Researchers have also shown that exercise can stimulate the human brain’s ability to maintain old network connections and make new ones that are vital to healthy cognition. In a year-long study, 65 older people exercised daily, doing either an aerobic exercise program of walking for 40 minutes or a nonaerobic program of stretching and toning exercises. At the end of the trial, the walking group showed improved connectivity in the part of the brain engaged in daydreaming, envisioning the future, and recalling the past. The walking group also improved on executive function, the ability to plan and organise tasks such as cooking a meal.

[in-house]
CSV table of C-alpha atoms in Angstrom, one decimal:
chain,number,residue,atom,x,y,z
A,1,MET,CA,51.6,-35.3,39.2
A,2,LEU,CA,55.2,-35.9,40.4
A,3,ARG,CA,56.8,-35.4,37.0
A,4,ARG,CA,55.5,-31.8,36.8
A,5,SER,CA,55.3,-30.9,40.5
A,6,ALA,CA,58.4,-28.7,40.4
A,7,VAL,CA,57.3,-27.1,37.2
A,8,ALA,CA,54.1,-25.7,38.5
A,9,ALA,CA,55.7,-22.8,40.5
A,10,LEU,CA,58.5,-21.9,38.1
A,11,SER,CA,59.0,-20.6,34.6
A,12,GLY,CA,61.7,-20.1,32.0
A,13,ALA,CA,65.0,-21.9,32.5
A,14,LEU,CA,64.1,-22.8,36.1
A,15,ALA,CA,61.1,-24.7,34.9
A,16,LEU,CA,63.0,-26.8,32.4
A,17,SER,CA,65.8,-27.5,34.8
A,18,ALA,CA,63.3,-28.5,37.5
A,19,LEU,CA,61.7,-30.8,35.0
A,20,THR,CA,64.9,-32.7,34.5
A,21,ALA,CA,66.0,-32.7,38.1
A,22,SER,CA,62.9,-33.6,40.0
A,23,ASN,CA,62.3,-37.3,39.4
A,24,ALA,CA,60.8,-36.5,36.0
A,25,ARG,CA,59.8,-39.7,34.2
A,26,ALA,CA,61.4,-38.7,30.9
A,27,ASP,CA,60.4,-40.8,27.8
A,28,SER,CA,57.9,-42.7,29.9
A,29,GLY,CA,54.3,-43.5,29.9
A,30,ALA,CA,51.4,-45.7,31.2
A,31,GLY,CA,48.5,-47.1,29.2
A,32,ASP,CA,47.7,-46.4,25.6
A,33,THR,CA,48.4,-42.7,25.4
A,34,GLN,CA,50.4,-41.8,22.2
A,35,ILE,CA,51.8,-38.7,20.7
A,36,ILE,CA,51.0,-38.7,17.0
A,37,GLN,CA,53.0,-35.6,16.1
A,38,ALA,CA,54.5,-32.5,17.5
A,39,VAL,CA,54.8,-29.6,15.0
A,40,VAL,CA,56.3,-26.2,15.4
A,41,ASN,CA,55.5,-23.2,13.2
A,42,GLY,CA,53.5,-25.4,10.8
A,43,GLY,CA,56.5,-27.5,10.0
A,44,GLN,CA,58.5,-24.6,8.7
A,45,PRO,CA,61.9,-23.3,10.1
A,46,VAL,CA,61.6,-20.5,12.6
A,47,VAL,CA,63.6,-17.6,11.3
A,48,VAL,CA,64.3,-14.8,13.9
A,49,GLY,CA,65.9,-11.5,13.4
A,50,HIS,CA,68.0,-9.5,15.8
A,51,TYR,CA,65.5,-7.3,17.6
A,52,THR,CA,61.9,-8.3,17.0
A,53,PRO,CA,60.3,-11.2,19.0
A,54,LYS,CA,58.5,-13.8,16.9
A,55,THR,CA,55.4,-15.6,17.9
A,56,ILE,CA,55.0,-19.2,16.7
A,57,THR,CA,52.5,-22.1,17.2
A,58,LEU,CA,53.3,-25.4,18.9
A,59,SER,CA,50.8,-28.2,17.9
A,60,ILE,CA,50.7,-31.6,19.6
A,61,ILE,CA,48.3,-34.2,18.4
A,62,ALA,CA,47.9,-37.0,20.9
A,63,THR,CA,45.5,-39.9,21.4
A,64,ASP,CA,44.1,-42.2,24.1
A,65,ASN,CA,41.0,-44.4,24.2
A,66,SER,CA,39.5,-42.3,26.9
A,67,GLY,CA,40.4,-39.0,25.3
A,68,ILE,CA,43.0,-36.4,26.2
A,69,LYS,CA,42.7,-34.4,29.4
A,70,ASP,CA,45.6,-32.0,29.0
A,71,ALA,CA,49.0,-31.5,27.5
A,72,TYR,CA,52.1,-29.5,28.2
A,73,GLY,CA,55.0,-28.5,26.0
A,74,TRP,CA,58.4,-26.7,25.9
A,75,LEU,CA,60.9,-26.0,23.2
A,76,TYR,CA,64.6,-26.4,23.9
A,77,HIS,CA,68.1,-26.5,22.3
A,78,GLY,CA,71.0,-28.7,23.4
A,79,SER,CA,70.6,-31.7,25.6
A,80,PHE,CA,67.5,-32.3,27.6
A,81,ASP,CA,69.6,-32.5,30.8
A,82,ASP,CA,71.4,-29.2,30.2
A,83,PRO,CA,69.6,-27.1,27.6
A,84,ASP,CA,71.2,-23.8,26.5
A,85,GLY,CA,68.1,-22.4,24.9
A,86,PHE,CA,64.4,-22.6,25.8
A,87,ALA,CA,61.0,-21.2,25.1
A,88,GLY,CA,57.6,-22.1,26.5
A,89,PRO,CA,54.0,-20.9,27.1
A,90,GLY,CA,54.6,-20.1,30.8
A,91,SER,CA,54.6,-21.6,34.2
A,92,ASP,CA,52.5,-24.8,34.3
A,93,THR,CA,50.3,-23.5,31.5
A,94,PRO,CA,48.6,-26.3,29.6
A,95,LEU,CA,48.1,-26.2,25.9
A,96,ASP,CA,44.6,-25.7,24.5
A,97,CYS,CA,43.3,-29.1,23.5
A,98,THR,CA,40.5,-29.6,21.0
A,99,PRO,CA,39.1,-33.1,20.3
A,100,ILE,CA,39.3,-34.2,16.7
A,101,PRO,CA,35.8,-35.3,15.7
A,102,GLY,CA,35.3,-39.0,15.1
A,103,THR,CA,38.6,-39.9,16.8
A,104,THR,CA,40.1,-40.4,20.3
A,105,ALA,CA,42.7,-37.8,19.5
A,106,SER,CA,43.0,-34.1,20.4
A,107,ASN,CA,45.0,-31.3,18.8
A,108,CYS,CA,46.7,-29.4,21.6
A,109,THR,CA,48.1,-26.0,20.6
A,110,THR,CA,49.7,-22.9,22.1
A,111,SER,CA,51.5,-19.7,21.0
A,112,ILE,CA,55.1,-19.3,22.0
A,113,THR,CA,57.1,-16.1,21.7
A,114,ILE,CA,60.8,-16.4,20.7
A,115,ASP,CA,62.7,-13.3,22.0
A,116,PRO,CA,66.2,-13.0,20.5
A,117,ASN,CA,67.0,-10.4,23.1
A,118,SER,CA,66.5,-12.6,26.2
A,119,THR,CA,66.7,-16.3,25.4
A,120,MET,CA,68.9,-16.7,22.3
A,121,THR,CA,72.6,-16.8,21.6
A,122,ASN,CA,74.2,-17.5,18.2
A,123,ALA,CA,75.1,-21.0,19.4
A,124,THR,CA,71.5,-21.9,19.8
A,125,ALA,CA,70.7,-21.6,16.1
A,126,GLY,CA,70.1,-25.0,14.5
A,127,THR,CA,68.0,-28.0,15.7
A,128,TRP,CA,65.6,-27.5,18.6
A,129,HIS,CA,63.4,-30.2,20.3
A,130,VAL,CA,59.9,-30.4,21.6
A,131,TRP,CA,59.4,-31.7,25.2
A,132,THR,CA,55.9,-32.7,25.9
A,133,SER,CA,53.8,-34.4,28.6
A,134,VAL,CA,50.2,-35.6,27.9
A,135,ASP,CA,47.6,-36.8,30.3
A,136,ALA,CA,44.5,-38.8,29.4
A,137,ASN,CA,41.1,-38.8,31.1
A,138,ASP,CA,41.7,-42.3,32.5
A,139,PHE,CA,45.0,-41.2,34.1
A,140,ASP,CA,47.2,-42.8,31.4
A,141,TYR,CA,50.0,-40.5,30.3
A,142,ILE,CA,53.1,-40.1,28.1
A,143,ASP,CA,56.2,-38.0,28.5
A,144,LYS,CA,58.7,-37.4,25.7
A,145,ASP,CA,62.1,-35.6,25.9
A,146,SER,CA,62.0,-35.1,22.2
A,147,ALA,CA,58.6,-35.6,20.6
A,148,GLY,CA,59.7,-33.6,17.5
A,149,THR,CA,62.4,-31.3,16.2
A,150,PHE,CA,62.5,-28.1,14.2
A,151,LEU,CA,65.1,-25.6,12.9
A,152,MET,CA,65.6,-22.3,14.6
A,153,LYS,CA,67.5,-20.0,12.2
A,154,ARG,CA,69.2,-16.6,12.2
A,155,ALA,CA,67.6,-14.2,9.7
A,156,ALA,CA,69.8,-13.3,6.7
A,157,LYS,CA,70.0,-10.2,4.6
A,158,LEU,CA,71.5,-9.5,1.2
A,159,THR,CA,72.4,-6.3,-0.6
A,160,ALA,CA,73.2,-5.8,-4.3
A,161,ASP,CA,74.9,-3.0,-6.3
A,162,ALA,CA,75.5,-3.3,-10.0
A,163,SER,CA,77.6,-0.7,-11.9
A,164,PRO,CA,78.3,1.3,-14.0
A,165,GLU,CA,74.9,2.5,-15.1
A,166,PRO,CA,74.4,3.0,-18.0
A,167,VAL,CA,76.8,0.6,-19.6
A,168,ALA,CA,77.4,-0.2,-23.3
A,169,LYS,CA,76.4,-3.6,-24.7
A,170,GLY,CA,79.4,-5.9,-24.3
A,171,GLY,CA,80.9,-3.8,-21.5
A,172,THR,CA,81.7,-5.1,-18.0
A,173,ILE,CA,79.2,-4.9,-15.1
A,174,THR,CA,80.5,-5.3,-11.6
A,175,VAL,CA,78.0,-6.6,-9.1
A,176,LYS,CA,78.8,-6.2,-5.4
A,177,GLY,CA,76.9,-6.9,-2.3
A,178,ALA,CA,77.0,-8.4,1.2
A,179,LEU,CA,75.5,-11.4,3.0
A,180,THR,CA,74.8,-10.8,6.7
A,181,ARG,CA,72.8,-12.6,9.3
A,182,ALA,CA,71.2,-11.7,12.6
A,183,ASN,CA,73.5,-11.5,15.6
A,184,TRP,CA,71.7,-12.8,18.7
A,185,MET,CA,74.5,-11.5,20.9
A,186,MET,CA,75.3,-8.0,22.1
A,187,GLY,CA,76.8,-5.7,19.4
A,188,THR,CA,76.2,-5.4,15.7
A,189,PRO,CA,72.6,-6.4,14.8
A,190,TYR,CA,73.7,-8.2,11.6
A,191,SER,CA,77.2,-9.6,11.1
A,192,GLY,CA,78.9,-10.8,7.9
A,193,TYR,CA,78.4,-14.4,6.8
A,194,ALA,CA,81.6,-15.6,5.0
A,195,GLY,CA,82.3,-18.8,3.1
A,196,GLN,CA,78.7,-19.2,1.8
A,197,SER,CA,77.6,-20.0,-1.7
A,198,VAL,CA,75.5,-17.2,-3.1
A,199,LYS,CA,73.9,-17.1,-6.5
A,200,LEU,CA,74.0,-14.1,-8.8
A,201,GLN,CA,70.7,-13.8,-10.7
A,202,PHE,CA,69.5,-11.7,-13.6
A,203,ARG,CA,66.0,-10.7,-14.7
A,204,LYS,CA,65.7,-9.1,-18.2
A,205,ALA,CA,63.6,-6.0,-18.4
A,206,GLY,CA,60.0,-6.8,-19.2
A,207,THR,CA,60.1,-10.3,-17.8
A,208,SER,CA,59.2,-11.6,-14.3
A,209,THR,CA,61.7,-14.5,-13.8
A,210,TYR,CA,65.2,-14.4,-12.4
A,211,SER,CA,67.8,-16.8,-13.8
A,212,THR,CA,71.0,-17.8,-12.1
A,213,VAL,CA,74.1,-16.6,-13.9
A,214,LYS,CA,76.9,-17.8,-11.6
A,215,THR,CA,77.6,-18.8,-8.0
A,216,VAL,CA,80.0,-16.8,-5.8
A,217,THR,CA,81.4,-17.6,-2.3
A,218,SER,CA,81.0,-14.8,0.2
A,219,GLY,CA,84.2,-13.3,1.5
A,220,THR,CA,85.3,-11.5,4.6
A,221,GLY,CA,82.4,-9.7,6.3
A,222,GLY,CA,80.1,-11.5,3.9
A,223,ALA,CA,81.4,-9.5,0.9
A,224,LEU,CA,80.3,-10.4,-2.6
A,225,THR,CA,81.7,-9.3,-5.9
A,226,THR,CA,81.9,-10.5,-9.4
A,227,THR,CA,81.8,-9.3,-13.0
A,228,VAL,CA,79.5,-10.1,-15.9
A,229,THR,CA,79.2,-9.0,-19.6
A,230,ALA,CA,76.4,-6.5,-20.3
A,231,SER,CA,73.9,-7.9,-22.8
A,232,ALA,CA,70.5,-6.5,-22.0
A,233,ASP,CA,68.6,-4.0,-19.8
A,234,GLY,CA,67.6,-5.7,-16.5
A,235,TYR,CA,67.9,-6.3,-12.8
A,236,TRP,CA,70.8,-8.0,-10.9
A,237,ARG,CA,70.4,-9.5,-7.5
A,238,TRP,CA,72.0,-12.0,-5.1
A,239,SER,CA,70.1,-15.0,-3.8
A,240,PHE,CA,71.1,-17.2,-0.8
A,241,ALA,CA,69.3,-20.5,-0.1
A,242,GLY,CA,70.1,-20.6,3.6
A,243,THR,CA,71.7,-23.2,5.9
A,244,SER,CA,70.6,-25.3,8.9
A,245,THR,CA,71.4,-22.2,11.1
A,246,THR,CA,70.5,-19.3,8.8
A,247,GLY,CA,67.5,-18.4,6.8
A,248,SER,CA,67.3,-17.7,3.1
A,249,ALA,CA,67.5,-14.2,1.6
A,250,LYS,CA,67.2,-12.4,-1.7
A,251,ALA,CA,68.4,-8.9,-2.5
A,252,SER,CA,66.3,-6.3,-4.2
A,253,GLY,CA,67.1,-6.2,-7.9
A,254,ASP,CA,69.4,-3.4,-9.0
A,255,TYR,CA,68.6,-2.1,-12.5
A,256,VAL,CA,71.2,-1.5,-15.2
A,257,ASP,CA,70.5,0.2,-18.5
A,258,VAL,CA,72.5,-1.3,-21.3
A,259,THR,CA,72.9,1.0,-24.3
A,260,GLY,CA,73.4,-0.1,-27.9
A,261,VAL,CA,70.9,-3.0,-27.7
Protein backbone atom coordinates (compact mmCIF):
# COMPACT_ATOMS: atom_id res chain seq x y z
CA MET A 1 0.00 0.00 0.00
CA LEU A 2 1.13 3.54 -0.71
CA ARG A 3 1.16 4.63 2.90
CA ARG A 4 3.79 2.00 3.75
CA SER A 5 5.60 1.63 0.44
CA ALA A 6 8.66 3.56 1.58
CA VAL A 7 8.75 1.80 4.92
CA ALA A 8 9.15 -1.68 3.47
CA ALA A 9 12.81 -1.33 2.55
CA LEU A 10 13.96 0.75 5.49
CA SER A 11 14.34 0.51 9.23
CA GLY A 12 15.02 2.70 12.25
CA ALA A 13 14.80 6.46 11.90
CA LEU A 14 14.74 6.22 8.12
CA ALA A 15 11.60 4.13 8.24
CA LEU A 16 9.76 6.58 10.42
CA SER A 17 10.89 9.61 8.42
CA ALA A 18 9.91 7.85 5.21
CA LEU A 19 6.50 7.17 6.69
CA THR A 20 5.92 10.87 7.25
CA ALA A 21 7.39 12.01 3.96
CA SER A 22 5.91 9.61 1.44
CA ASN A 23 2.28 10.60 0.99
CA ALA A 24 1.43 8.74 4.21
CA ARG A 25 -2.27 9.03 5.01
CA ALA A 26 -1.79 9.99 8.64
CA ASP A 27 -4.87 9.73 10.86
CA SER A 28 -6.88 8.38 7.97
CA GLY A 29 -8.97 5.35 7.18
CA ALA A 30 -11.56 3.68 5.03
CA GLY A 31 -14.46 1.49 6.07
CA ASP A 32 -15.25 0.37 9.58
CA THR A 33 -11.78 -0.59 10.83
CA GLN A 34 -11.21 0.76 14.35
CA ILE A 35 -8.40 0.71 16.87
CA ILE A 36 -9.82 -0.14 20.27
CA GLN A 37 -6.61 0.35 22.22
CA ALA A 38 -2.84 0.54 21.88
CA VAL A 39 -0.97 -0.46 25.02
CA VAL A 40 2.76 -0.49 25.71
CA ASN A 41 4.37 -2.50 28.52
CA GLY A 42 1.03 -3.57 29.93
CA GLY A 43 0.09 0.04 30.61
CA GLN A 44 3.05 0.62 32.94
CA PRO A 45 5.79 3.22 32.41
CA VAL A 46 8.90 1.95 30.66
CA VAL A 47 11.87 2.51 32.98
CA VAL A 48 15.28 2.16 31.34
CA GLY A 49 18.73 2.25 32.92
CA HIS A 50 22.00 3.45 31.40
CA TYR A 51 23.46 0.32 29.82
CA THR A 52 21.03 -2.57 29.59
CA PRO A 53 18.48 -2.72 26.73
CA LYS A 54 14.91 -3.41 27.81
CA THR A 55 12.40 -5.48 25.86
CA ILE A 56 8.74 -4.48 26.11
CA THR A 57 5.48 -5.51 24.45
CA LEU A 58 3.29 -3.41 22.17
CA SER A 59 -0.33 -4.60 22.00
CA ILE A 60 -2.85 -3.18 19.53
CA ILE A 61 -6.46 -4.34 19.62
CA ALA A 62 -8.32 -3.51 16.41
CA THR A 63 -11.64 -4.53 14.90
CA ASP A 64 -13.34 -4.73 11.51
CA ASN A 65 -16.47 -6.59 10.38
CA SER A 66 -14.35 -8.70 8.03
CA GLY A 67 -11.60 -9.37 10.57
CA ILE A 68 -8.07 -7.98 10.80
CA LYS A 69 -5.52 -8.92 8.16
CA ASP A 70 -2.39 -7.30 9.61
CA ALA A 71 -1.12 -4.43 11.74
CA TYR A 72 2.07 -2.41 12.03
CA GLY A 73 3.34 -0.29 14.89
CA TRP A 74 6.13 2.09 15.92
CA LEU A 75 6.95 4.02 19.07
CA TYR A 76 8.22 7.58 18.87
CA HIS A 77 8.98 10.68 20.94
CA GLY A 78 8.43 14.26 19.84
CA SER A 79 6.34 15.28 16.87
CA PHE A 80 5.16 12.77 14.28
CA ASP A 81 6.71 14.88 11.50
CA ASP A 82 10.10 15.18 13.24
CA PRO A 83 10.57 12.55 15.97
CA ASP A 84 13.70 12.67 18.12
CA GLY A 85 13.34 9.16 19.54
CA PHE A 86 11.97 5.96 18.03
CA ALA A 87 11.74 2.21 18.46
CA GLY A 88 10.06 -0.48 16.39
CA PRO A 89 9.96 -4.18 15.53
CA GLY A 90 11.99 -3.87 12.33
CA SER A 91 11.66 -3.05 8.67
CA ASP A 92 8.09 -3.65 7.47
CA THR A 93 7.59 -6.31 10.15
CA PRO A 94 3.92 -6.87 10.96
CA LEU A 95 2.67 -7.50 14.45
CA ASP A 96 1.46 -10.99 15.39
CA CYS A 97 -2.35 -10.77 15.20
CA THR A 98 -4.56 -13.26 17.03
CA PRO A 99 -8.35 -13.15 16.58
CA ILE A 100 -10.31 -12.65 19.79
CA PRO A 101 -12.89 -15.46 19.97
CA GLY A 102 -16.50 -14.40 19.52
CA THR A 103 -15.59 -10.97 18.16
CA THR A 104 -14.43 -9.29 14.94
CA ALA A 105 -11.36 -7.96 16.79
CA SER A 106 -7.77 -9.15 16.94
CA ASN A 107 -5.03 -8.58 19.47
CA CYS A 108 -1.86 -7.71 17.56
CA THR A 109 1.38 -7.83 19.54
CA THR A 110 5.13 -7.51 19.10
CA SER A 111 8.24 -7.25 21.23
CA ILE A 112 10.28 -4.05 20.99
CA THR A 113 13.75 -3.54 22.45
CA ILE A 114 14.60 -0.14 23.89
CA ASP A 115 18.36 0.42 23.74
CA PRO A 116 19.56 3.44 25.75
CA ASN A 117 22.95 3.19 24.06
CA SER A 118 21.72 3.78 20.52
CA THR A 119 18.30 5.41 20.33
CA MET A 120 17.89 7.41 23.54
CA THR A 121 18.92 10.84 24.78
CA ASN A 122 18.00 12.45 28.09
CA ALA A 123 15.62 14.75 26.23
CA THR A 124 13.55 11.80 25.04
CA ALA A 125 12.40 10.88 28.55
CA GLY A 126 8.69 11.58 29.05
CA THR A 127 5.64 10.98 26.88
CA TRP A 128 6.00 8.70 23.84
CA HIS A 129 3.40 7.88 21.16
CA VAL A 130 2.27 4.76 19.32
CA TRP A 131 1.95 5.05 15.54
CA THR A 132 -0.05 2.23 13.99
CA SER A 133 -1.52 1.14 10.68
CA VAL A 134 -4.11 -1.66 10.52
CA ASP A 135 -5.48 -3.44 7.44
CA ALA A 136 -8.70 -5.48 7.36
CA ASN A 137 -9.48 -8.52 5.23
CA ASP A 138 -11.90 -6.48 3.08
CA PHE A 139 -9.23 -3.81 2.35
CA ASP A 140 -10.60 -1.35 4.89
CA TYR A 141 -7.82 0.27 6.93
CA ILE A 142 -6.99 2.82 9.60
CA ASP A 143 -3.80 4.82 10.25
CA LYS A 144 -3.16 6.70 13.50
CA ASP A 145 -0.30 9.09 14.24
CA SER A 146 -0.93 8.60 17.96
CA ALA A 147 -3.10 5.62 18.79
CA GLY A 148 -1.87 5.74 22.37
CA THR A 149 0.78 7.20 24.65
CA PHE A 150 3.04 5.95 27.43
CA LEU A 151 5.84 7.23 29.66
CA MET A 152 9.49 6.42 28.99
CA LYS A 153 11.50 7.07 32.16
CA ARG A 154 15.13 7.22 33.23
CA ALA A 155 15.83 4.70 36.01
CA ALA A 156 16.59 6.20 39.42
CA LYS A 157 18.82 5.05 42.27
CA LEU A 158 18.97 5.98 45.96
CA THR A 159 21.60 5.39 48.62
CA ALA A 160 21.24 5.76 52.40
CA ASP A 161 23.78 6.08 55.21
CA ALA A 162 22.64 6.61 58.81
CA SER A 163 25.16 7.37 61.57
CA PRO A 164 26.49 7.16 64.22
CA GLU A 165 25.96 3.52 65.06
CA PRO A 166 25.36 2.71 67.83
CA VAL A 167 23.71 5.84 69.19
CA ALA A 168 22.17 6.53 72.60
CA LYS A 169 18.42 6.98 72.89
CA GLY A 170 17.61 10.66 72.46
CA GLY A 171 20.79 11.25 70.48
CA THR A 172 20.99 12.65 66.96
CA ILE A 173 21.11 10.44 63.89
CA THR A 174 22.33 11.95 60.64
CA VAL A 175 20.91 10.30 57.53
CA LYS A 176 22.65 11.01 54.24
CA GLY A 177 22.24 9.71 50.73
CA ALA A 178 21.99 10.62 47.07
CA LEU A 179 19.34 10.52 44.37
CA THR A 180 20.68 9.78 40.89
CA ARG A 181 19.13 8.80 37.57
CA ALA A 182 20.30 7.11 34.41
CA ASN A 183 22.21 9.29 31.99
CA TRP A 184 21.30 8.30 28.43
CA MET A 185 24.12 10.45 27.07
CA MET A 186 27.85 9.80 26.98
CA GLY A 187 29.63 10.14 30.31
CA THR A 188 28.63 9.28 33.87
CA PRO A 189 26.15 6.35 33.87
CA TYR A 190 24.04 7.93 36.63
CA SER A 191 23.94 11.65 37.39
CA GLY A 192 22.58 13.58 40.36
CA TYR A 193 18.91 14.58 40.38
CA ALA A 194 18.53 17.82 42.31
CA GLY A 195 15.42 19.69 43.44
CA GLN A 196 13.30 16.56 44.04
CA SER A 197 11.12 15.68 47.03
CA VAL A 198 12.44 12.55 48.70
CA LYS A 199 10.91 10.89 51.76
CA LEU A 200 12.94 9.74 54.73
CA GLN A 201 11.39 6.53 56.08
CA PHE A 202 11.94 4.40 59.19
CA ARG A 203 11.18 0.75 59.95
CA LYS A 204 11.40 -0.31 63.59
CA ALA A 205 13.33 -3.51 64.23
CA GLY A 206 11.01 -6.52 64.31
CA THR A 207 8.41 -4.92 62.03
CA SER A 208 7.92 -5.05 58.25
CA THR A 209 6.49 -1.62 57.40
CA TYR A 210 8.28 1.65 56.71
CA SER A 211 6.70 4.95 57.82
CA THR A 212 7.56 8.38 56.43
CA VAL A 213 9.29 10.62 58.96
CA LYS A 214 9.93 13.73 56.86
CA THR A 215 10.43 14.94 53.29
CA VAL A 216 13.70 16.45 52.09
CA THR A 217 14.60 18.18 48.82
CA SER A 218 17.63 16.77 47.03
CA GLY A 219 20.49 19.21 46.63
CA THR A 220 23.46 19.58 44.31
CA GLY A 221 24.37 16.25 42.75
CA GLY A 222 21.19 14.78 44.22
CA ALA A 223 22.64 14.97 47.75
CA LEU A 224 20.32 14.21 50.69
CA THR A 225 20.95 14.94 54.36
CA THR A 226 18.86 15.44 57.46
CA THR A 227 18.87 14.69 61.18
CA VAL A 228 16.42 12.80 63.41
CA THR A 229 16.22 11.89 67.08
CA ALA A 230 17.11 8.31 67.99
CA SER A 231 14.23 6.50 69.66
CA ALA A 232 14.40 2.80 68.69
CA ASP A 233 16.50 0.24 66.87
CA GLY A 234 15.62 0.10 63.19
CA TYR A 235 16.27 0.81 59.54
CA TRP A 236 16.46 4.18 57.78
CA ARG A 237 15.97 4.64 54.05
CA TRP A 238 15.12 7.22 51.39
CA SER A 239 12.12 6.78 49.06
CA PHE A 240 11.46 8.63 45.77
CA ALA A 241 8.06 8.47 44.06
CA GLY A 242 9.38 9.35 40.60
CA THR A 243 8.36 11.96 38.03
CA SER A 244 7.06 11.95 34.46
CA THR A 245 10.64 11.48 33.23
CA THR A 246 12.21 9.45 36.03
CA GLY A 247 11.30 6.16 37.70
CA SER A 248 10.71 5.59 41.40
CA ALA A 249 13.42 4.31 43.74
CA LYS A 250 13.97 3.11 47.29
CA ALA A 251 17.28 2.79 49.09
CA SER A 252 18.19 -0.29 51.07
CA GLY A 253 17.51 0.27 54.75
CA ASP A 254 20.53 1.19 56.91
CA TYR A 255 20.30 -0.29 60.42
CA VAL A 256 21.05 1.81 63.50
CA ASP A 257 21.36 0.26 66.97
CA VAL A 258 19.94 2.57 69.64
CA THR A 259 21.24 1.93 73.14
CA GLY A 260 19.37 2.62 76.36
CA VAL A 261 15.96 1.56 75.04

Several other clinical trials are exploring further the effect of physical activity on the risk of Alzheimer’s and cognitive decline. Other NIA-supported research is examining whether exercise can delay the development of Alzheimer’s disease in people with MCI. Findings from these and other clinical trials will show more definitively whether exercise helps protect our brains from cognitive impairment.